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BLAJ: Alba judet (Blasendorf , Balázsfalva ) PDF Print E-mail

Alternate names: Blaj [Rom], Blasendorf [Ger], Balázsfalva [Hun]. 46°11' N, 23°55' E, 18 miles WSW of Alba Iulia in Transylvania. Jewish population: 87 (1877). The city administers eight villages: Deleni-Obârşie (Obursatanya), Fliteşti, Izvoarele (Csufud), Mănărade (Monora), Petrisat (Magyarpéterfalva), Spătac (Szászpatak), Tiur (Tűr) and Veza (Véza).

I recently visited Blaj, Romania, with my grandmother for a Heritage tour of where she used to live. Two Jews still live there. I have their email address. They visit the Jewish cemetery in Blaj and look after it. This past year someone damaged the wall of the Jewish cemetery. No one has been found guilty of the crime. Source:   This e-mail address is being protected from spambots. You need JavaScript enabled to view it [February 2011]

 

US Commission Report:

The cemetery is located at Str. Eroilor no. 8, Blaj, judet Alba, 4611 2355, 160.7 miles NW of Bucharest and 50 km from Alba Iulia. The alternate name is Balazsfalva (Hungarian). Present town population is 25,000-100,000 with two Jews in 2011.

  • Mayor Ioan Salea
  • The Jewish Community of Alba Iulia, Str. Tudor Vladimirescu no. 4, Alba Iulia, Romania. Phone: 00/40/58/817840
  • The Federation of the Jewish Communities of Romania, Sf. Vineri Str., no. 9-11, Sector 3, Bucharest, Romania
  • "A.D. Xenopol" Institute of History, Lascar Catargi Str., no. 15, 6400- Iasi (judet Iasi), Romania. Tel. 032/212614; e-mail: This e-mail address is being protected from spambots. You need JavaScript enabled to view it . Director: Alexandru Zub.
  • Key holder and caretaker: Fekete Albert, Str. Alunului 3, Blaj
  • Interested: Abraham Geza, Str. Tudor Vladimirescu no. 4, Alba Iulia, Romania. Phone: 00/40/58/817840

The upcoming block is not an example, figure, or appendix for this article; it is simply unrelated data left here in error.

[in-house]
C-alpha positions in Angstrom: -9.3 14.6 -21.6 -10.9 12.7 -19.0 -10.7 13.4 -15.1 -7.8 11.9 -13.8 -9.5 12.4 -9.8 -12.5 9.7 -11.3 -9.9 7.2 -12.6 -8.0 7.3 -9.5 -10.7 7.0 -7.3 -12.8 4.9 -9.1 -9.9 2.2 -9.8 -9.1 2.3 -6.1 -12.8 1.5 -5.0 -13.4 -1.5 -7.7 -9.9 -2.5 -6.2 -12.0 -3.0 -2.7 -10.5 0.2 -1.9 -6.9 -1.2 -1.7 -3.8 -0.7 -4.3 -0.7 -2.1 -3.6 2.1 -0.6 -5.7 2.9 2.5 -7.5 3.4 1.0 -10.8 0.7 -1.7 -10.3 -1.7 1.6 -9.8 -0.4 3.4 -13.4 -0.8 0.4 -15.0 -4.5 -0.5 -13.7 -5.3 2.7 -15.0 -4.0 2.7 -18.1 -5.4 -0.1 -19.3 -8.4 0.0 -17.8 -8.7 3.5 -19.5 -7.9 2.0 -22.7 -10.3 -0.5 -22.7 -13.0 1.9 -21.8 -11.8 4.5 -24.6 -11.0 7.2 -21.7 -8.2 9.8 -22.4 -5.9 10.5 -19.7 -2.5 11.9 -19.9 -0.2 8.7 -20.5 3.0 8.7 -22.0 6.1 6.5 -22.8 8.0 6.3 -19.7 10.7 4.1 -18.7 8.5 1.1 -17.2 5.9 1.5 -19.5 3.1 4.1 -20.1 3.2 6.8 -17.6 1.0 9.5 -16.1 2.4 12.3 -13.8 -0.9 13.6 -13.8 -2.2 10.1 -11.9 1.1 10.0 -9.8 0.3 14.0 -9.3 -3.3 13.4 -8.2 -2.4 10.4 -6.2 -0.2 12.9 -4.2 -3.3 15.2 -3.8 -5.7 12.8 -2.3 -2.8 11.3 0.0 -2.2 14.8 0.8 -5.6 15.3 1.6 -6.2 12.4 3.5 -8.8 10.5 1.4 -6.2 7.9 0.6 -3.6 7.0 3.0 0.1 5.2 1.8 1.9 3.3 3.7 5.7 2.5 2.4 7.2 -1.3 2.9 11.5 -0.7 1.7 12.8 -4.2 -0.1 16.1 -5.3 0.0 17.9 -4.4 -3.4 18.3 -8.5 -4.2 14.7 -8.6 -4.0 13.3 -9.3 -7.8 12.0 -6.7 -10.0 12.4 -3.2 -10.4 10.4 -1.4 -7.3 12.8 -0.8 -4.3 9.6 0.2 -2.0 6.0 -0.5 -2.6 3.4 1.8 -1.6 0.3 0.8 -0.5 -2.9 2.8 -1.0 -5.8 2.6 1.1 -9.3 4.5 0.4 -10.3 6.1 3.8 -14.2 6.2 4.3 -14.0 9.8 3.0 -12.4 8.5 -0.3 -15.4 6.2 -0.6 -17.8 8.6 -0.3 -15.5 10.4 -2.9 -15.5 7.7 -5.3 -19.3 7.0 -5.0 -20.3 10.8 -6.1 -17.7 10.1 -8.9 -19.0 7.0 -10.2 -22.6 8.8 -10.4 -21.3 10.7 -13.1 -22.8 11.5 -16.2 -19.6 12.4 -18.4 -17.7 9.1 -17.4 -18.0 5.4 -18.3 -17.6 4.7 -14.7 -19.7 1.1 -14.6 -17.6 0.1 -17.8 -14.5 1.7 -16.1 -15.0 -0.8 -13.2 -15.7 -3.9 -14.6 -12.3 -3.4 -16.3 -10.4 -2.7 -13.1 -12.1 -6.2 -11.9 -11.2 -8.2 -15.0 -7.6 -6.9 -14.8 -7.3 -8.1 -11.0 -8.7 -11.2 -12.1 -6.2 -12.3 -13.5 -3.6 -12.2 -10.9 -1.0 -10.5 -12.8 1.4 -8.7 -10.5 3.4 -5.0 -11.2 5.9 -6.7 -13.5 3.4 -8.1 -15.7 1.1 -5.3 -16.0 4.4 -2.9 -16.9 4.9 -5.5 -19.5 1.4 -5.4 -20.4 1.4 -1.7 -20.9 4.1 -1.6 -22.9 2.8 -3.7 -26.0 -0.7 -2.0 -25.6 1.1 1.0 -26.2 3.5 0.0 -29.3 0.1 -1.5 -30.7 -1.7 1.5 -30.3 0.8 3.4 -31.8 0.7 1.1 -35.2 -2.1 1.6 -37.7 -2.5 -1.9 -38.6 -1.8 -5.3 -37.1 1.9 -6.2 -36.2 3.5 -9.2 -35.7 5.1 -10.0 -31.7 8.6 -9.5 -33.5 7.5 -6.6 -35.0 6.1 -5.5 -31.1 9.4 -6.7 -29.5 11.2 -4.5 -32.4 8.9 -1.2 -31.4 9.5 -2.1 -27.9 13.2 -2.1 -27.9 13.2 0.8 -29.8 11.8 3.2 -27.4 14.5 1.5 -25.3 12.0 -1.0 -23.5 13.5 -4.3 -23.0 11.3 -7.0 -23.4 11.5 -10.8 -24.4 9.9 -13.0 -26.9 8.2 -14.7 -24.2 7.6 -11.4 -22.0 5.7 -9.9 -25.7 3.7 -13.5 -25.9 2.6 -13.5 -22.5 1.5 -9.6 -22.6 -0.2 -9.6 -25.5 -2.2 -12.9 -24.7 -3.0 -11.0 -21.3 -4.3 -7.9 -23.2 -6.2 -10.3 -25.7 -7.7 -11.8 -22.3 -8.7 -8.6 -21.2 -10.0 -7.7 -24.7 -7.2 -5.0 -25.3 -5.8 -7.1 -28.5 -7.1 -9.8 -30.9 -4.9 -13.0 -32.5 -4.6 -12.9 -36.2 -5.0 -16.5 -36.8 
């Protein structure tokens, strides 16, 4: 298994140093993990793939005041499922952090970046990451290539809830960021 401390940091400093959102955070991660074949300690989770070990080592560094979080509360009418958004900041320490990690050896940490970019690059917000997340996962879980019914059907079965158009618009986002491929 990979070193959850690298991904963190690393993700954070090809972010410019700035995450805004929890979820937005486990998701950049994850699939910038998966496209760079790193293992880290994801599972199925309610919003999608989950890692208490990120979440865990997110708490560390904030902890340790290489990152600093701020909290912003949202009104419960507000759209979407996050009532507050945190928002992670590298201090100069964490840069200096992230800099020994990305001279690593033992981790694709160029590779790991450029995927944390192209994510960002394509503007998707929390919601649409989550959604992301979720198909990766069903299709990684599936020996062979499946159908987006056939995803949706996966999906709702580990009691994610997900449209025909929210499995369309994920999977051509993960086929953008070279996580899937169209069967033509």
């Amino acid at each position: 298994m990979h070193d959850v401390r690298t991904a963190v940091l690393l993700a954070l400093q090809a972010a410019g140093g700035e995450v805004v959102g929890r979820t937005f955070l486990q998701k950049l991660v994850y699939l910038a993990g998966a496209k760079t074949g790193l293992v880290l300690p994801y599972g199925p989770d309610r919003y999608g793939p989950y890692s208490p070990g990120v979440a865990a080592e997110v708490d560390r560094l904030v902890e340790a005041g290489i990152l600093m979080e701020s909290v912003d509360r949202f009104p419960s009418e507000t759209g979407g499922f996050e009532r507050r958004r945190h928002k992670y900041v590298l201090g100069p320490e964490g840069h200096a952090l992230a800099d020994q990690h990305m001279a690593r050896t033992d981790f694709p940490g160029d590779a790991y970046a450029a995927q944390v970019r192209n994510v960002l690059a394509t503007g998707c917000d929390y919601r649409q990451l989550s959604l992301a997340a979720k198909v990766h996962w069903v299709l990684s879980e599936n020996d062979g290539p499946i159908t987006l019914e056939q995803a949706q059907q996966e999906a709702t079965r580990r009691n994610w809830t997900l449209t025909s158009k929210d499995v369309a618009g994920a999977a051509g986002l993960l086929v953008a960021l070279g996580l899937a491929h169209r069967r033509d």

The 1880 Jewish population by census was 109 and in 1930 was 227. The unlandmarked Orthodox cemetery was established in 19th century with last known burial in 1998. The cemetery is 1 km from the congregation that used it.

The urban flat land, separate but near other cemeteries, has no sign or marker. Reached by a public road, access is open with permission. A masonry wall with a gate that locks surrounds the site. Approximate pre- and post-WWII size is 70 x 80 m. 100-500 stones are visible, all in original location. More than 75% of the stones are toppled or broken. Location of stones removed from the cemetery is unknown. Vegetation overgrowth in the cemetery is not a problem. Water drainage is good all year. No special sections.

The oldest known gravestone dates from about.1915. The 20th century marble, granite, limestone, and sandstone boulders, flat shaped, smoothed and inscribed, sandstone, and slate have Hebrew, German, Romanian, and Hungarian inscriptions. Some have portraits on stones and metal fences around graves. The national Jewish community owns the property used for Jewish cemetery only. Adjacent properties are residential. Occasionally, private Jewish or non-Jewish visitors stop. The never vandalized cemetery maintenance has been clearing vegetation and wall repair. Current care is unpaid regular caretaker. No structures.

Lucian Nastasă, Clinicilor Str., no. 19, Cluj, Romania, tel. 064/190107. Email: This e-mail address is being protected from spambots. You need JavaScript enabled to view it visited the site and completed the survey on October 30, 2000 using the following documentation:

  • Tr. Rotaru (coord.), Recensamintul din 1880. Transilvania, Cluj, Edit. Staff, 1997.
  • Kalman Weszpremy, A magyarorszagi zsidok statistikaja, Debrecen, 1907.
  • Recensamintul general al populatiei Romaniei, 1930, vol. II, publicat de Sabin Manuila, Bucuresti, 1938.
  • Lajos Venetianer, A magyar zsidosag tortenete, Budapest, 1922
  • Carmilly-Weinberger, Moshe. Istoria evreilor din Transilvania (1623-1944), Bucuresti, Edit. Enciclopedica, 1994.
  • Izvoare si marturii referitoare la evreii din Romania, I-III/1-2, Bucuresti, 1986-1999.
  • Ladislau Gyemant, This e-mail address is being protected from spambots. You need JavaScript enabled to view it , Evreii din Transilvania in epoca emanciparii (1790-1867), Bucuresti, Edit. Enciclopedica, 2000

Lucian Nastasă interviewed Abraham Geza, Str. Tudor Vladimirescu no. 4, Alba Iulia, Romania. Phone: 00/40/58/817840. [January 2003]

Last Updated on Thursday, 10 April 2014 06:19
 
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